Aid may take months, and eligibility depends on who owns your loan.
The record $26 billion foreclosure-abuse settlement that states and the Obama administration reached last week with five big banks is being billed as a program that will help more than 1 million U.S. homeowners.
However, the funds are being allocated to a number of different programs and it is not yet clear who will get relief — or when. Housing counselors said borrowers likely won’t begin receiving compensation or other forms of assistance until this summer at the earliest.
Here are answers to common questions about the program.
A. Borrowers who are delinquent or on the verge of delinquency and have loans that are on the books of one of the five participating banks are the likeliest to be eligible for help cutting the size of their mortgage, known as principal reduction. These borrowers must show they are behind on their payments.
Eligible homeowners must have loans serviced by the five big banks participating in the settlement: Bank of America (US:BAC), J.P. Morgan Chase & Co. (US:JPM), Citigroup Inc.(US:C), Wells Fargo & Co.(US:WFC) and Ally Financial Inc, the company formerly known as GMAC.
Borrowers who have loans owned by investors also may be eligible but to a lesser degree.
But homeowners whose mortgage loans are owned by Fannie Mae and Freddie Mac — the two government-seized mortgage giants that own about 50% of all U.S. mortgages — are not eligible to participate in the principal-reduction program. Neither are homeowners in Oklahoma since the state did not take part in the deal. Get more information from the NationalMortgageSettlement.com site.
You can check to see whether Fannie Mae or Freddie Mac owns your home loan at these links.Click here to see whether your home loan is owned by Fannie Mae.
Q. If I am behind on my mortgage payments, what should I do to find out whether I am eligible for any relief?
A. Regulators say that borrowers will be contacted by their mortgage servicer, a state local administrator or their state attorney general in coming months.
But troubled homeowners should also contact a U.S. Department of Housing and Urban Development certified housing counselor in their area to obtain free help in identifying whether they are eligible to receive relief on the amount they owe on their mortgage. Find a local HUD-approved housing counseling agency here.
Housing counselors and state attorneys general also suggest contacting your bank immediately to make sure they are aware of your grievances.
Q: If I am current on my mortgage payments but have little or no equity in my home, whom do I contact to see if I can receive assistance to refinance my loan at current low interest rates? Read: 30-year mortgage holds at record low.
A. If you’re in this situation, your mortgage servicer may contact you in coming months. But housing counselors also suggest that “underwater” borrowers — those who owe more than their home is worth — should contact their bank and local state attorney general’s office for more information.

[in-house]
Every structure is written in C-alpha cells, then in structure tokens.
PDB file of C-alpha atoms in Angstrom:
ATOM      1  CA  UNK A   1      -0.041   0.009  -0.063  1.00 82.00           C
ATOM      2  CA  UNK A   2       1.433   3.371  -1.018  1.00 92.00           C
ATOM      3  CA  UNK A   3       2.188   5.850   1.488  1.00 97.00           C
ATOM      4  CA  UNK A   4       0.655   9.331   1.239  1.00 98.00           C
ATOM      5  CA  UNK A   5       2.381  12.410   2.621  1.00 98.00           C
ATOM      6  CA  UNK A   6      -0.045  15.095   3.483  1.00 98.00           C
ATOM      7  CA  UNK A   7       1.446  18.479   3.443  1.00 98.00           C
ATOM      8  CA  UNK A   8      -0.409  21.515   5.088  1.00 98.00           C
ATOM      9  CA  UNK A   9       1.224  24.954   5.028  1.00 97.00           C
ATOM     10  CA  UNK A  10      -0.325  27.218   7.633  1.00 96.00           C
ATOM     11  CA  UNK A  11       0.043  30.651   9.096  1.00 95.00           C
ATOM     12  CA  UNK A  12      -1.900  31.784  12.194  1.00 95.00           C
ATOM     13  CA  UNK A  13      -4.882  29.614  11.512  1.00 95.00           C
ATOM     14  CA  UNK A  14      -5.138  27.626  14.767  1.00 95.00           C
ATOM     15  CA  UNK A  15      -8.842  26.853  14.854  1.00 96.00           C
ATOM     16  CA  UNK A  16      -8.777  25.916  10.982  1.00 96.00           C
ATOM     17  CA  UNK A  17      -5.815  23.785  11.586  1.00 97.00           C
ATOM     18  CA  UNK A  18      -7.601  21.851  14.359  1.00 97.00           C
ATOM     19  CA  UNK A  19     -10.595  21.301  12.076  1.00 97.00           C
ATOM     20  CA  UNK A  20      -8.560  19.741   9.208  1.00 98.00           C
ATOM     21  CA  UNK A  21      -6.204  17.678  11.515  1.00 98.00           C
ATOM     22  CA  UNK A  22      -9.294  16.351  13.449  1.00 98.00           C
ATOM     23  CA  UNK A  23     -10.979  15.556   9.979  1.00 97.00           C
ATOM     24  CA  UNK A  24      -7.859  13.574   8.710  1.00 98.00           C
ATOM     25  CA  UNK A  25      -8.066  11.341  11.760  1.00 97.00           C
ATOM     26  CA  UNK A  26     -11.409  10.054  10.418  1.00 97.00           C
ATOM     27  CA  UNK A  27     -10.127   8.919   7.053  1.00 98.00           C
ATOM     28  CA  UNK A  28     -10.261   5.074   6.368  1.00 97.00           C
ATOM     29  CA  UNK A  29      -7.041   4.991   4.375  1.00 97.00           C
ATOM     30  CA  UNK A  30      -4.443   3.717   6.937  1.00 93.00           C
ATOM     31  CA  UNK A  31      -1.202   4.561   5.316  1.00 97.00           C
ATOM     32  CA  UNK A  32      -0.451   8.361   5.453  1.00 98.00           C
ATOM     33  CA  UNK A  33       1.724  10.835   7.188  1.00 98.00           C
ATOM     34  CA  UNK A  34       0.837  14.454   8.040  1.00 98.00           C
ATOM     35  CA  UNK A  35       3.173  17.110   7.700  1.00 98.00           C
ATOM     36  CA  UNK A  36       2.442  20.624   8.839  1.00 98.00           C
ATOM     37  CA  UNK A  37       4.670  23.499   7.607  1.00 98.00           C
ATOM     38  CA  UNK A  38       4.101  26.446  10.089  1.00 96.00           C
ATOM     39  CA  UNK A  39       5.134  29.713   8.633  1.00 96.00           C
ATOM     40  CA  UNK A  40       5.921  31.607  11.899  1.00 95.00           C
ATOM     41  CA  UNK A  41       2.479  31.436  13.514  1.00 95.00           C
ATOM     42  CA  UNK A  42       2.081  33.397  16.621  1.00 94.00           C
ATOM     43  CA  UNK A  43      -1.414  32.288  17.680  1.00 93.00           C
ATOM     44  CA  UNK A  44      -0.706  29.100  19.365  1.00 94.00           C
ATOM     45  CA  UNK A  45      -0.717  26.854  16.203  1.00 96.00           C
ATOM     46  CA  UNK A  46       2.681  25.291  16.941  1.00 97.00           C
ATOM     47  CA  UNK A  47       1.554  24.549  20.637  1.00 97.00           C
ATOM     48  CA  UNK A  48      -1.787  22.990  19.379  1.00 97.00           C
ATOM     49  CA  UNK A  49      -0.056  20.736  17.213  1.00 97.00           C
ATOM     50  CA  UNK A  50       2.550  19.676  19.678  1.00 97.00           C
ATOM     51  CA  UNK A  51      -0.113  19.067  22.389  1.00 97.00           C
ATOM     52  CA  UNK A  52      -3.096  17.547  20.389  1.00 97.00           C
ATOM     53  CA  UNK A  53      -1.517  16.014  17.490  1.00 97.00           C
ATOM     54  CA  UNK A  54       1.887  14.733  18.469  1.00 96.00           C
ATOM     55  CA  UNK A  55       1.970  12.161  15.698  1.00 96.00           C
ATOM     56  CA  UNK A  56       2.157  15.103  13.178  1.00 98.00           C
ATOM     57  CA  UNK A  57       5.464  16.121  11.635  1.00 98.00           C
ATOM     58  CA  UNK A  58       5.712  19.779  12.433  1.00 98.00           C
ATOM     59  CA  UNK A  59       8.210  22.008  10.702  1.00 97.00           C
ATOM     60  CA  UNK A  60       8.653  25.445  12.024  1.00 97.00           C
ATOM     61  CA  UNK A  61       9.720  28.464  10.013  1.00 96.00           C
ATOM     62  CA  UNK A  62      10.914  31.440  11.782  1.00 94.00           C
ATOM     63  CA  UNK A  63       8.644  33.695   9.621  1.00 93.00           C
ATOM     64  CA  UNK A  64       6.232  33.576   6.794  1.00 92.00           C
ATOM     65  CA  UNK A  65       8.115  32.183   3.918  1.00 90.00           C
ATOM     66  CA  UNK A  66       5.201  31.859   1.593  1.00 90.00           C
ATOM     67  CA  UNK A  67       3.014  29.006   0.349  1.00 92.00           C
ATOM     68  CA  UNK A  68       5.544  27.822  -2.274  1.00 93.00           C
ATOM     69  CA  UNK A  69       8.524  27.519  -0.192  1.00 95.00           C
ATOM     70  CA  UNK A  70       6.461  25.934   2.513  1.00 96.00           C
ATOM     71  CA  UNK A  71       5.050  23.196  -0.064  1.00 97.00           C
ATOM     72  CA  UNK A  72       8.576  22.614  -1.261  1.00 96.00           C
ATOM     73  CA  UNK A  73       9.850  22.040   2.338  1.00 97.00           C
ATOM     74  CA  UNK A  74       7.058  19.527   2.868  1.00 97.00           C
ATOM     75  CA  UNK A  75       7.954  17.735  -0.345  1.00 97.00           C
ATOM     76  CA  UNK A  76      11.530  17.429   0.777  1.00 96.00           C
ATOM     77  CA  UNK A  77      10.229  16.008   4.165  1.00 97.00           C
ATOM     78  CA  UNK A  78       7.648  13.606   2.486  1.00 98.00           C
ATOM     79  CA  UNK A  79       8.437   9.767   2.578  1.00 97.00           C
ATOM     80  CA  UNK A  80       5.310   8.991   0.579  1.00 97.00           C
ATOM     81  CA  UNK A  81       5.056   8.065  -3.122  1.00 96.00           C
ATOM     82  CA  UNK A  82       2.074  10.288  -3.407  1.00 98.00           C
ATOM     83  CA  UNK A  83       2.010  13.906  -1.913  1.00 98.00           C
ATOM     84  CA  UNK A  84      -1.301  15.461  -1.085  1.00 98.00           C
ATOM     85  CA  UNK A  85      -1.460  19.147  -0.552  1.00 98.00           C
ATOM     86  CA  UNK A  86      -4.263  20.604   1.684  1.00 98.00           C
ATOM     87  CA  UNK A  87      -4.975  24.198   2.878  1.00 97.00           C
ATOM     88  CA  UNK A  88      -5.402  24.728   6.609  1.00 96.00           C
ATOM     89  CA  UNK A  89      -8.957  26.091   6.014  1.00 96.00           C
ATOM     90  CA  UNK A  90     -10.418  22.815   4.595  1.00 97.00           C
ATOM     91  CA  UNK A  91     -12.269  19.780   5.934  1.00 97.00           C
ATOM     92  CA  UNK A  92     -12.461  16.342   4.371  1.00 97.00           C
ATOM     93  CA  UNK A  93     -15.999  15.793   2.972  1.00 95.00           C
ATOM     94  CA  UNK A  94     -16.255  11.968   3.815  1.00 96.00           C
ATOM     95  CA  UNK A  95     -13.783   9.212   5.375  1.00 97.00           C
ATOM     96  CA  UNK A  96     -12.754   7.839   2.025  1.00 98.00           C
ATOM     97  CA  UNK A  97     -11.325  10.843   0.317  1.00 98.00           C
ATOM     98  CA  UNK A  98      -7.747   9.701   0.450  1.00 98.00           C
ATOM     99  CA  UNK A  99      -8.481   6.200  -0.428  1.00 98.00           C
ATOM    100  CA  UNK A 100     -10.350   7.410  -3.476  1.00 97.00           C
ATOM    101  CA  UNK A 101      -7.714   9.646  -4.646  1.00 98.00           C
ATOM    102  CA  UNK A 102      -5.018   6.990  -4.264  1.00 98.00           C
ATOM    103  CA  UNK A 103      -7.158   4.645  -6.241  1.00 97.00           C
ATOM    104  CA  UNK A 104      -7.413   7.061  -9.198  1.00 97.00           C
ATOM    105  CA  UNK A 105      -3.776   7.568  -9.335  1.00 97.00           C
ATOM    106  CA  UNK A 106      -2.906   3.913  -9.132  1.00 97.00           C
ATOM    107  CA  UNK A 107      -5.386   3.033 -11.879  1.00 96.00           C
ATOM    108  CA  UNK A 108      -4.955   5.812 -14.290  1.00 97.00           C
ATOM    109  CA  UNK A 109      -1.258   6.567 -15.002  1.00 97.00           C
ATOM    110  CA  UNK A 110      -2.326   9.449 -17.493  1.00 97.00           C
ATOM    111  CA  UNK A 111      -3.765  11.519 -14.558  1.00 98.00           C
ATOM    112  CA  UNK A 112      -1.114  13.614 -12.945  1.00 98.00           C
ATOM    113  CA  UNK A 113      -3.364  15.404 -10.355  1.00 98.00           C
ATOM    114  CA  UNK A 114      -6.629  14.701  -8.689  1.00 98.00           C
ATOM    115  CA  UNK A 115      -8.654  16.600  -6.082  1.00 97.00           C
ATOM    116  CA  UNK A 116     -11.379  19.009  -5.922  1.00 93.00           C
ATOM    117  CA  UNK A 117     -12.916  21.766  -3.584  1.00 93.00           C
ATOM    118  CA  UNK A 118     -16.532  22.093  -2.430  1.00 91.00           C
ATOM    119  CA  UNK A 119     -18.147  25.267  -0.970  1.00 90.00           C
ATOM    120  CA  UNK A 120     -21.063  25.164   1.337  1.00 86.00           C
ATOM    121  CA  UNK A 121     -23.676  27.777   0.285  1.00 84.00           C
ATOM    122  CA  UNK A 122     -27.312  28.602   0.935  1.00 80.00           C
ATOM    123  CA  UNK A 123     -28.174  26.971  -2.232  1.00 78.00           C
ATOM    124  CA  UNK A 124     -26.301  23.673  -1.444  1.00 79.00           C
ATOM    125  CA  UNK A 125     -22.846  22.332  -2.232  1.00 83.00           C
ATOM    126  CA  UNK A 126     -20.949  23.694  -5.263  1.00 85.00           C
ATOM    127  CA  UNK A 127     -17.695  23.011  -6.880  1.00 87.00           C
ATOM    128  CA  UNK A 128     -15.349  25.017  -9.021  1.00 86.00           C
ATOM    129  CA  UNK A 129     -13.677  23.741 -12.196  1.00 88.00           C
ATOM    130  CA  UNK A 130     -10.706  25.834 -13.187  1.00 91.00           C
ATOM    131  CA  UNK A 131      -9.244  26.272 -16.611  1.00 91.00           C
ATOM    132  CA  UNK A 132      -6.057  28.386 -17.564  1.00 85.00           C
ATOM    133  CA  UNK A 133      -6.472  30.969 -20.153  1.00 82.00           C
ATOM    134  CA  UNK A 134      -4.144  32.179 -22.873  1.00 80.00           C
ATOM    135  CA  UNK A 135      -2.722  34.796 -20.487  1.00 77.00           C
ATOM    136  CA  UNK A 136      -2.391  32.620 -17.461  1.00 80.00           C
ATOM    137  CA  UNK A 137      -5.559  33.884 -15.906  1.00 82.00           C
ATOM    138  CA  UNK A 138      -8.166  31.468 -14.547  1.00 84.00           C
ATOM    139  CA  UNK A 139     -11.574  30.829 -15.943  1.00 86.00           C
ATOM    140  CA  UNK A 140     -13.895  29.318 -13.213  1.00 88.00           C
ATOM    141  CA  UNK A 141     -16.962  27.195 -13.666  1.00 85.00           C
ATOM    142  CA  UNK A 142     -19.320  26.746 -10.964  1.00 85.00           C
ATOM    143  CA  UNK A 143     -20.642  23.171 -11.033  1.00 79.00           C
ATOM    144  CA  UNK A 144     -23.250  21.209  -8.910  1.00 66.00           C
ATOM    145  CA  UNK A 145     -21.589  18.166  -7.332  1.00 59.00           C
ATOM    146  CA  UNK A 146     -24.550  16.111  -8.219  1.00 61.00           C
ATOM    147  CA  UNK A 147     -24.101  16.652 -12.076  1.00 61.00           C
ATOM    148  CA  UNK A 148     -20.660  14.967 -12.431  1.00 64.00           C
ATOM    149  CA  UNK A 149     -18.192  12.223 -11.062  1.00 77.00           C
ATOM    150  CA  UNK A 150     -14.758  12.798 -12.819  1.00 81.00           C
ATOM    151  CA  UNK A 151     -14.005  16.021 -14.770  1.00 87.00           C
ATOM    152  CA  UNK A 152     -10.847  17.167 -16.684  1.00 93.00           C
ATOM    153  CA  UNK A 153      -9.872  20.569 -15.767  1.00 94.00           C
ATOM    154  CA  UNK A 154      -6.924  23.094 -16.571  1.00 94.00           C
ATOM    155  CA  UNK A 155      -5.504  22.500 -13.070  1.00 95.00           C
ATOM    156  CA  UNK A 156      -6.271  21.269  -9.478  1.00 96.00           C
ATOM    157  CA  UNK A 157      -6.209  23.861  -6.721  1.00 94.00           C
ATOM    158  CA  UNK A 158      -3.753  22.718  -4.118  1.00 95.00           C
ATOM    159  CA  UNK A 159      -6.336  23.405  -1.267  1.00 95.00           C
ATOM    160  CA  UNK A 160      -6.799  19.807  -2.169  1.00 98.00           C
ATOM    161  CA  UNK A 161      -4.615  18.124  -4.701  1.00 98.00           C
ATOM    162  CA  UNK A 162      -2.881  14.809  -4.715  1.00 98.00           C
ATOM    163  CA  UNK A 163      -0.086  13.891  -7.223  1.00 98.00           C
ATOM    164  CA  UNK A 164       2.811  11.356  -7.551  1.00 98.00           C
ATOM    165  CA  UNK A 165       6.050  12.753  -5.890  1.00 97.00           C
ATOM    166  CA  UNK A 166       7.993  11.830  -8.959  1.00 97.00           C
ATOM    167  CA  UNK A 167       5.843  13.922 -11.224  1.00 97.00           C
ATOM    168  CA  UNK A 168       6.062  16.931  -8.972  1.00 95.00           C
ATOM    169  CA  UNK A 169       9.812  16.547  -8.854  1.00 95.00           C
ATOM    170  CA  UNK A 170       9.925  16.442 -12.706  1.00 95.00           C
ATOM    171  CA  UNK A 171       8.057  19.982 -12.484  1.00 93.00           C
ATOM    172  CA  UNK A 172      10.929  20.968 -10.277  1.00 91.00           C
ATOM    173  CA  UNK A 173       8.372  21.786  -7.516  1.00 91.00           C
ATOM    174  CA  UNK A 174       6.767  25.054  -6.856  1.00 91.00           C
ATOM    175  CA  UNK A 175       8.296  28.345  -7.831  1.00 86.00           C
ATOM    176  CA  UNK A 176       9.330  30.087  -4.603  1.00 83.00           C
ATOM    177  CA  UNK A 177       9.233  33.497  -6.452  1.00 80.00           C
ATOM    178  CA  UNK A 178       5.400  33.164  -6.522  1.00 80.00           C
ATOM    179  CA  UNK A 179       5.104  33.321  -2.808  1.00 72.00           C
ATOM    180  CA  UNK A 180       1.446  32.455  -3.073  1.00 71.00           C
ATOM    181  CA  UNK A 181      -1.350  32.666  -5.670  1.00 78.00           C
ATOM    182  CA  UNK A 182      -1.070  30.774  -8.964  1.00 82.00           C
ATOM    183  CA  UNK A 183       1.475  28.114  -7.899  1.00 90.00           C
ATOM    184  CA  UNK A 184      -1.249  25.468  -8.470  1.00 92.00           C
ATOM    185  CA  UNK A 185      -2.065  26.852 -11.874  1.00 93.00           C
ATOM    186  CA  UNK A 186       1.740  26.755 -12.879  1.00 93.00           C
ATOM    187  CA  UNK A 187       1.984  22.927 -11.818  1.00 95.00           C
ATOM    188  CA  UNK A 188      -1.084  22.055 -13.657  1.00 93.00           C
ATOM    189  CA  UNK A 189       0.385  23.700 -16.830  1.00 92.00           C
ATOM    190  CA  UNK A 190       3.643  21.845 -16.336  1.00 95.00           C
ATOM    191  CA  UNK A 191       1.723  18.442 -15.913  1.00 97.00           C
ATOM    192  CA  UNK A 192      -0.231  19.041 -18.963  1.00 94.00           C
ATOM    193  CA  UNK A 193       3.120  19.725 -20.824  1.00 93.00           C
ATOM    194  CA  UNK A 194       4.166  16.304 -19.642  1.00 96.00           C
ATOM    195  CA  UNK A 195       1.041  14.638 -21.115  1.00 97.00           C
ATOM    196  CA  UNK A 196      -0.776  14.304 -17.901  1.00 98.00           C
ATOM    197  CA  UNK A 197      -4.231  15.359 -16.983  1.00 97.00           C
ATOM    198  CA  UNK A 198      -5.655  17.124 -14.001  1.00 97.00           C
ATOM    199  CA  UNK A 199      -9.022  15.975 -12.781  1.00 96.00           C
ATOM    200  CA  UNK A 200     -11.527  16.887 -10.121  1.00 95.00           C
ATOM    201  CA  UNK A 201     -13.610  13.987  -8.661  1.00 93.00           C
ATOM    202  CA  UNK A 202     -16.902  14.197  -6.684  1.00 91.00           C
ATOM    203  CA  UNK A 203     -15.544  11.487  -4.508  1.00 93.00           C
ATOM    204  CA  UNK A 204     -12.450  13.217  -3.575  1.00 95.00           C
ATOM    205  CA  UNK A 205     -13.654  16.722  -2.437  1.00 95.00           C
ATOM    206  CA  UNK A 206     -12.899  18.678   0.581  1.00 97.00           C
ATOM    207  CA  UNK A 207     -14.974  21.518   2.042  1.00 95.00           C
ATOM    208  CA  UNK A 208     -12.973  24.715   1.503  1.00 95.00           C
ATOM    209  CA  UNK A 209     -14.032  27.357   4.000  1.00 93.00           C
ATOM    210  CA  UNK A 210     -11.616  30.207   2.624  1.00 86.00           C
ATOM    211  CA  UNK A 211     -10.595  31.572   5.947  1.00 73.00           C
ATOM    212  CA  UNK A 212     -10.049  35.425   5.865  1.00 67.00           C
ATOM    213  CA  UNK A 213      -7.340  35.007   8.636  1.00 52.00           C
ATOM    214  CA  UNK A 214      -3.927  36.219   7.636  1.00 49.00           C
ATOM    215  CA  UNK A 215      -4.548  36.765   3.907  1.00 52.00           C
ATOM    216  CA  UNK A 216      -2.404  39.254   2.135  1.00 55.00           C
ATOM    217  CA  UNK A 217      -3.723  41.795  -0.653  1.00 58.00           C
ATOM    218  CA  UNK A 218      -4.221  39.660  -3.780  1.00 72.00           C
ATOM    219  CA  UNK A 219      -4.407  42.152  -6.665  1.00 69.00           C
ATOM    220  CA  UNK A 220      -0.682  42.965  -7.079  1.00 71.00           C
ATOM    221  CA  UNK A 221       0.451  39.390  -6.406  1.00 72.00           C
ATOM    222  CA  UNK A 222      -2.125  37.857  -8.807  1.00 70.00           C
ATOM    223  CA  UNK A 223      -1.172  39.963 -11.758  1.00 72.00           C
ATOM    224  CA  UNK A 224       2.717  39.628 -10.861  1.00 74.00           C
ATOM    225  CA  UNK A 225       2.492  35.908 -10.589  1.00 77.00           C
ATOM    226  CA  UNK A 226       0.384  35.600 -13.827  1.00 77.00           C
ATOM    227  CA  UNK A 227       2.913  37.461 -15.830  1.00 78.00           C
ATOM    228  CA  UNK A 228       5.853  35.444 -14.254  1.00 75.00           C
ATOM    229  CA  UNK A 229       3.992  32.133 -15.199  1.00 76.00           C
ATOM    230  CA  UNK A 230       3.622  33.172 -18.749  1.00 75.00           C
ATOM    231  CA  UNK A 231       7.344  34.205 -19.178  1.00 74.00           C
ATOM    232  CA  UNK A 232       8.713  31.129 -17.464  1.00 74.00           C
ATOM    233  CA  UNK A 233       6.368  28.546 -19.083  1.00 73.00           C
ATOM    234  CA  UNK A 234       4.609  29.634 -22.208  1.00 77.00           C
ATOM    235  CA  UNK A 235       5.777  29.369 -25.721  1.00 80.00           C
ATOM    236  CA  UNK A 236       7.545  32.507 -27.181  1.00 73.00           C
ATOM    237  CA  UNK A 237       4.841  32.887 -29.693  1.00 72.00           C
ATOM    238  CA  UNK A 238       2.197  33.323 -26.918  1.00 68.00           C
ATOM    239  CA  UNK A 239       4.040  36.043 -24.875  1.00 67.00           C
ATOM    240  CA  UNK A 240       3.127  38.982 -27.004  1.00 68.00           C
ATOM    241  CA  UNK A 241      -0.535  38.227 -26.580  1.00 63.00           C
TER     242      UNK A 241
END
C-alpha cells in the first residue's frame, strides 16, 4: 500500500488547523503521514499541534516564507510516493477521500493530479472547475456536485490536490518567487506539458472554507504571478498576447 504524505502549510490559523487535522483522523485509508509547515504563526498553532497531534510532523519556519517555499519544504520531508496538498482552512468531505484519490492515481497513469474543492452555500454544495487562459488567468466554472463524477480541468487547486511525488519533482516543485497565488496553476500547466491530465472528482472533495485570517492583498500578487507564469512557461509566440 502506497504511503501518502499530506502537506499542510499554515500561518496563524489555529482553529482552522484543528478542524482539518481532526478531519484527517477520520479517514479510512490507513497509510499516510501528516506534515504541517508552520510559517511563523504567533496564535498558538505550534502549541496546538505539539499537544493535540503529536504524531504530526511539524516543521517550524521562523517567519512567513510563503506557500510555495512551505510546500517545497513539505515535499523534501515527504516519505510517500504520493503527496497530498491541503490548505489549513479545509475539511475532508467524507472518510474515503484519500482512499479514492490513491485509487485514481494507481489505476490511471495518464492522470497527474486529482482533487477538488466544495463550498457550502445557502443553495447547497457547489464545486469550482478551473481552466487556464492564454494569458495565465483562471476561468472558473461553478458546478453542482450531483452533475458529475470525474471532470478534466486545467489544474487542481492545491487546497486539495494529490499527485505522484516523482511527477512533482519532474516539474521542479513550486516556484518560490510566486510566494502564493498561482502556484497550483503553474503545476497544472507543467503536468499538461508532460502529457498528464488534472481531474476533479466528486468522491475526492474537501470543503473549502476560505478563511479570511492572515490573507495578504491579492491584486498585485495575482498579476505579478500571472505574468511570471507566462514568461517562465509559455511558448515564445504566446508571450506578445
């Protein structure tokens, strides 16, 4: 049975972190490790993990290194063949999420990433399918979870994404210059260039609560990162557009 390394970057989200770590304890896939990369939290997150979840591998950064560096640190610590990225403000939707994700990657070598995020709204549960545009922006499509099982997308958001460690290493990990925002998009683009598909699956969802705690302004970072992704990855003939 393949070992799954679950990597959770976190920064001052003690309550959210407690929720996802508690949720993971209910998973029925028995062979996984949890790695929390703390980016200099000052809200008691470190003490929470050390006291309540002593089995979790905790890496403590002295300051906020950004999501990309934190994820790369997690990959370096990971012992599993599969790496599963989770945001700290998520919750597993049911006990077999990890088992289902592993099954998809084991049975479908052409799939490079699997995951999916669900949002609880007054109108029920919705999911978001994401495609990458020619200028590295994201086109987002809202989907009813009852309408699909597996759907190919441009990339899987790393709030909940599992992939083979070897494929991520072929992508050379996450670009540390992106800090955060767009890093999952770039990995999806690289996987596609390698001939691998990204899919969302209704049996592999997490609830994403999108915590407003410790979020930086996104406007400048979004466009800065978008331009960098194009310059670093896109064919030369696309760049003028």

Q. If my mortgage is serviced by a lender that is not one of the five participating in the settlement, can I participate?
A. The Justice Department and other regulators are currently in discussions with nine other mortgage servicers and say they hope to reach a settlement over problematic foreclosure practices in the coming weeks. Keep an eye out for statements from your local attorney general’s office to see if this deal is announced.
Q. Roughly $1.5 billion in funds is being allocated to borrowers who have lost their homes and experienced mortgage servicing abuse. Regulators estimate that borrowers could receive about $2,000 each if 750,000 people are deemed eligible. If I have lost my home to foreclosure and feel that I have experienced servicer abuse, how can I apply?
A. Borrowers who lost their homes between January 2008 and December 2011 can apply. In a few months, potentially eligible consumers should receive a notification from a settlement administrator or their state attorney general. The spokesman for Iowa Attorney General Tom Miller said consumers will probably fill out a fairly simple form that verifies certain facts, and they’ll have to attest that they were subjected to some form of servicing abuse.
Borrowers in any stage of foreclosure in 2009 or 2010 may also be eligible for compensation or some other remediation (such as getting your home back from bank inventory) as part of a separate regulatory enforcement action against a number of banks. Regulators say borrowers who have been foreclosed upon can apply and possibly receive help through both processes. So far, no borrower has received assistance through this approach, but regulators expect assistance to go out by the end of 2012. Learn more about this foreclosure review and request an application form here.
Q. Another $2.75 billion is being paid to states to fund legal aid, housing counselors and other programs. Can I receive help this way?
A. Money going to housing counselors and legal aid may help borrowers indirectly. But keep in mind that states have some leeway in how to use the funds.
For example, Ohio’s attorney general estimates that $97 million of funds going to the state will be used to conduct foreclosure prevention and neighborhood revitalization programs. However, Wisconsin and Missouri reportedly are planning to use a large part of their settlement funds to help balance their state budgets, rather than directly helping borrowers.
Hope this helps.